Modern-day resurrectionists strike... Alistair Cooke!
Evidently, the late broadcaster Alistair Cook's remains were harvested by, well, body snatchers:
When Cooke died of lung cancer that spread to his bones in March 2004, his body was taken to a funeral home in Manhattan. Two days later, relatives of the iconic broadcaster received his ashes, which were then scattered in New York's Central Park. Now they have been told that body snatchers allegedly surgically removed his bones and sold them for more than $7,000 (£4,000) to a company supplying parts for use in dental implants and various orthopaedic procedures.And you thought this practice died in the days when the infamous Burke (of Burke & Hare) performed the hangmans's jig, eh? Wow... how gruesome is that? More on Alistair Cooke may be found on the BBC's homepage for Cooke's long-running radio program, Letter from America; more on some of the history of the resurrectionists may be found here. Update: courtesy of a link provided by Making Light, we find the NY Daily News' much more, uh, colorful commentary (wherein the word 'ghoul' finds (deserved) prominence), including some details about the body snatching operation:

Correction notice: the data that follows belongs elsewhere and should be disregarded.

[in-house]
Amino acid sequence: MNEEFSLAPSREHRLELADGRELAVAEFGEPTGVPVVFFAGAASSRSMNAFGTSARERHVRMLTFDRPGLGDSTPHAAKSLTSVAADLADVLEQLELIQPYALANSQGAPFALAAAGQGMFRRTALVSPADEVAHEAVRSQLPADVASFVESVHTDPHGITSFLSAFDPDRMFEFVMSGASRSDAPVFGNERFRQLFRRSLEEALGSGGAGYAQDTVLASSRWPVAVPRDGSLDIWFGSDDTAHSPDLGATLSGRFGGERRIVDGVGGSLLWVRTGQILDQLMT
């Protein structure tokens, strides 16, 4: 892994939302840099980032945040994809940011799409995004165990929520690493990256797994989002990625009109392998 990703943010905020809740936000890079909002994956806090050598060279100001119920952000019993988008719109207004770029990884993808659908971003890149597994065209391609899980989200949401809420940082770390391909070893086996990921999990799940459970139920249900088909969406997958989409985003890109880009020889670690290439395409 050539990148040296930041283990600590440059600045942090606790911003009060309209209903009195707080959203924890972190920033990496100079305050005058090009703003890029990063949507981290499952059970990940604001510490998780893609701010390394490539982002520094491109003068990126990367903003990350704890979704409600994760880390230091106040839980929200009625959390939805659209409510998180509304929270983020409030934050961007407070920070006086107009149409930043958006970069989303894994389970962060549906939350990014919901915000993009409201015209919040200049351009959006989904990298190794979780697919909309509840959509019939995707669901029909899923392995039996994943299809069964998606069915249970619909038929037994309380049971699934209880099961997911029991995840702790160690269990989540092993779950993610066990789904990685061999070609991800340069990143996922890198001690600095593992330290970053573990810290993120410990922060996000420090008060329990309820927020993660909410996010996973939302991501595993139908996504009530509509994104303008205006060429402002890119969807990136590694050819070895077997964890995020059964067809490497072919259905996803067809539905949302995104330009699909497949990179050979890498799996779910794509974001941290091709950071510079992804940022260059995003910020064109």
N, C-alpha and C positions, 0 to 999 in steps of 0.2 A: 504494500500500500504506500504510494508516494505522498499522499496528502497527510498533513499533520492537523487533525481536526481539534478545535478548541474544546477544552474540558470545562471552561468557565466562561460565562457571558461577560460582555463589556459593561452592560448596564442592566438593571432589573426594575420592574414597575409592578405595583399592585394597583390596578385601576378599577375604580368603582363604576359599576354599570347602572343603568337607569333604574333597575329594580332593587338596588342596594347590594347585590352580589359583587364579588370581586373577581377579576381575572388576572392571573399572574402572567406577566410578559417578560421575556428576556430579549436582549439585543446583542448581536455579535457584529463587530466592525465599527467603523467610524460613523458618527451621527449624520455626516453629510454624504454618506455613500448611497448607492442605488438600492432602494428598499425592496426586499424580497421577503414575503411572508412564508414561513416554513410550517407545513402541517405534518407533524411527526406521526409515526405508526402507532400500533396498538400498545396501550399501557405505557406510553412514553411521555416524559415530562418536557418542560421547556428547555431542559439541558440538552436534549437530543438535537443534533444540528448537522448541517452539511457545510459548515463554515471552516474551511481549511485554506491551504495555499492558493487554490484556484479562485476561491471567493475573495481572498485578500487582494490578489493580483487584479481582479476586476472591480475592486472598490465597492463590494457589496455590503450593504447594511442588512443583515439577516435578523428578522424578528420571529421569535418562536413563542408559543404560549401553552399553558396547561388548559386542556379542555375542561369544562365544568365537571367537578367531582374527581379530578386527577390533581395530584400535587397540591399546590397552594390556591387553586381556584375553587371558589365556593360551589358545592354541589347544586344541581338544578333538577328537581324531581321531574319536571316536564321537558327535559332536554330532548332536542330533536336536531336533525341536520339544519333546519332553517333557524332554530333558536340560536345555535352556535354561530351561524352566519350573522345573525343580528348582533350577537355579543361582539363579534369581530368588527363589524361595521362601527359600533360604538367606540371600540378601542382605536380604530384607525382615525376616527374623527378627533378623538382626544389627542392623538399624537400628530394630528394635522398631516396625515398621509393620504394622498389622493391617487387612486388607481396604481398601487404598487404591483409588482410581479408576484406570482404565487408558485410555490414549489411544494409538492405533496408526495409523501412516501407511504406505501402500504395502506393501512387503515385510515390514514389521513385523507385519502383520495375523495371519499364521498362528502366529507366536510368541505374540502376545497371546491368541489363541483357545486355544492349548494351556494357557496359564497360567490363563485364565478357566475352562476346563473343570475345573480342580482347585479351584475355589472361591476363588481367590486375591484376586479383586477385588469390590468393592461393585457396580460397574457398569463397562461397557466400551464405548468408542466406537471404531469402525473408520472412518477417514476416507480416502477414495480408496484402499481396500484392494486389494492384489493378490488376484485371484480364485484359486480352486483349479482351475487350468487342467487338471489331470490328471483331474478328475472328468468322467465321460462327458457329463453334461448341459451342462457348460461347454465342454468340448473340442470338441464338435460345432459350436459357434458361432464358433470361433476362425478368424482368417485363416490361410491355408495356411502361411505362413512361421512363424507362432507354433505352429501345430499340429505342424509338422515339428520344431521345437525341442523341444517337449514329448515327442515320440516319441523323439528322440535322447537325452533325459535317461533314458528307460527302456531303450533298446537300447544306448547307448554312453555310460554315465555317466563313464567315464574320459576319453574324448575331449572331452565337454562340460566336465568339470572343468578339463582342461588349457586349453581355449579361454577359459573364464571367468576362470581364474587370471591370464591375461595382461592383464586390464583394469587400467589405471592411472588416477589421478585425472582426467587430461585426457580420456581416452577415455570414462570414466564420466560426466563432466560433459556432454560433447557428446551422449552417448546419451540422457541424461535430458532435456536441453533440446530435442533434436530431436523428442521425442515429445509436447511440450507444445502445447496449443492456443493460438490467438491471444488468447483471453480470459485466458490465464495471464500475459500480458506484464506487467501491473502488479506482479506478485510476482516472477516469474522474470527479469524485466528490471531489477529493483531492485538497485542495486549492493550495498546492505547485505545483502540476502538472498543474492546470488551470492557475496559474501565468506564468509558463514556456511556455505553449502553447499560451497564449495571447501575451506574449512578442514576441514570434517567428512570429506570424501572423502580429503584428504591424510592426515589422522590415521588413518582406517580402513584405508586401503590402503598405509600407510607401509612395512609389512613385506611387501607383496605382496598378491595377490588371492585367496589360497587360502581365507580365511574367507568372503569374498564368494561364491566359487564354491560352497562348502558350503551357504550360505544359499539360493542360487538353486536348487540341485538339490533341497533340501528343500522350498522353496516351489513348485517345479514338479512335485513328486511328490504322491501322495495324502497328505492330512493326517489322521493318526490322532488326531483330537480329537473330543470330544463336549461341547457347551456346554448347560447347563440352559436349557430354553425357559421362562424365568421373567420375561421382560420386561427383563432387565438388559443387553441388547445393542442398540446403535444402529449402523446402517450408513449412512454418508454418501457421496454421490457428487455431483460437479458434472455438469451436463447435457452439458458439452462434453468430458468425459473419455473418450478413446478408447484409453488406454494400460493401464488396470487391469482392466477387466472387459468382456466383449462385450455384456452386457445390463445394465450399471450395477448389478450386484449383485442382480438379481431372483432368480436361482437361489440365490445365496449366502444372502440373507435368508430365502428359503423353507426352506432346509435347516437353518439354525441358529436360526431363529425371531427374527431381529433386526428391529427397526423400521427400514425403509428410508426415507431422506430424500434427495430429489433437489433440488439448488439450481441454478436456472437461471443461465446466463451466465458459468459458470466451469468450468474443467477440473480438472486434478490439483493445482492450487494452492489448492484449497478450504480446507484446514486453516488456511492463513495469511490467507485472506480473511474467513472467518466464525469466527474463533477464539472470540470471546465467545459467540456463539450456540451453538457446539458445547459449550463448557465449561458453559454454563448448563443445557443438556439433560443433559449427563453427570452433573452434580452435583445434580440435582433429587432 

Mastromarino ran Biomedical Tissue Services Ltd., a tremendously profitable tissue recovery business that sold body parts, including bone, skin and cardiac valves. After processing, Cooke's bones could have been used for dental implants or numerous orthopedic procedures including dowels for damaged spines. Cooke's remains were sold by Mastromarino to processing companies Regeneration Technologies Inc., of Alachua, Fla., and Tutogen Medical Inc., of Paterson, N.J. [...] [I]n paperwork given the two processing companies, Mastromarino allegedly changed Cooke's "cause of death" to heart attack and changed his age from 95 to 85, according to sources. Mastromarino, along with his former partner Joseph Nicelli, an embalmer, are being probed for allegedly forging hundreds of such records in their business, which ran from 2000 until October 2005, when The News first disclosed the details of the Brooklyn probe.The News' past articles on these shady characters may be found here (paid archive); it includes such gems as these headlines: